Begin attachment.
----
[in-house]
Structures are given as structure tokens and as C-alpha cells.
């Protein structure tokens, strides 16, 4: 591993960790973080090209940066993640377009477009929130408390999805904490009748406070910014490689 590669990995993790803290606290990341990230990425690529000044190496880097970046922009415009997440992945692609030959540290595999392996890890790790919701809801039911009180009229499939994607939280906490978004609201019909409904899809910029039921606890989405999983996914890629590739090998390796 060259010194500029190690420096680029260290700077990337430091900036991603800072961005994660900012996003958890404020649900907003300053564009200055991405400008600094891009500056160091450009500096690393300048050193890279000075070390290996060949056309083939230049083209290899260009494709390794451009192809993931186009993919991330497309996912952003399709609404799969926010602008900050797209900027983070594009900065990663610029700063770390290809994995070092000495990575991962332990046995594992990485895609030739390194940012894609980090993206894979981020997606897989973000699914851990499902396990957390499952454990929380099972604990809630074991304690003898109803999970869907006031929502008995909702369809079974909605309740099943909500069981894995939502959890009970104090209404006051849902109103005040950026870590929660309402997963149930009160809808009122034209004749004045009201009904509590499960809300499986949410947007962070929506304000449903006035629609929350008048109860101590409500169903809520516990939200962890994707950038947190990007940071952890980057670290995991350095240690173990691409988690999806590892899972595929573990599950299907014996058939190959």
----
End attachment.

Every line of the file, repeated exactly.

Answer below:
[in-house]
Structures are given as structure tokens and as C-alpha cells.
């Protein structure tokens, strides 16, 4: 591993960790973080090209940066993640377009477009929130408390999805904490009748406070910014490689 590669990995993790803290606290990341990230990425690529000044190496880097970046922009415009997440992945692609030959540290595999392996890890790790919701809801039911009180009229499939994607939280906490978004609201019909409904899809910029039921606890989405999983996914890629590739090998390796 060259010194500029190690420096680029260290700077990337430091900036991603800072961005994660900012996003958890404020649900907003300053564009200055991405400008600094891009500056160091450009500096690393300048050193890279000075070390290996060949056309083939230049083209290899260009494709390794451009192809993931186009993919991330497309996912952003399709609404799969926010602008900050797209900027983070594009900065990663610029700063770390290809994995070092000495990575991962332990046995594992990485895609030739390194940012894609980090993206894979981020997606897989973000699914851990499902396990957390499952454990929380099972604990809630074991304690003898109803999970869907006031929502008995909702369809079974909605309740099943909500069981894995939502959890009970104090209404006051849902109103005040950026870590929660309402997963149930009160809808009122034209004749004045009201009904509590499960809300499986949410947007962070929506304000449903006035629609929350008048109860101590409500169903809520516990939200962890994707950038947190990007940071952890980057670290995991350095240690173990691409988690999806590892899972595929573990599950299907014996058939190959």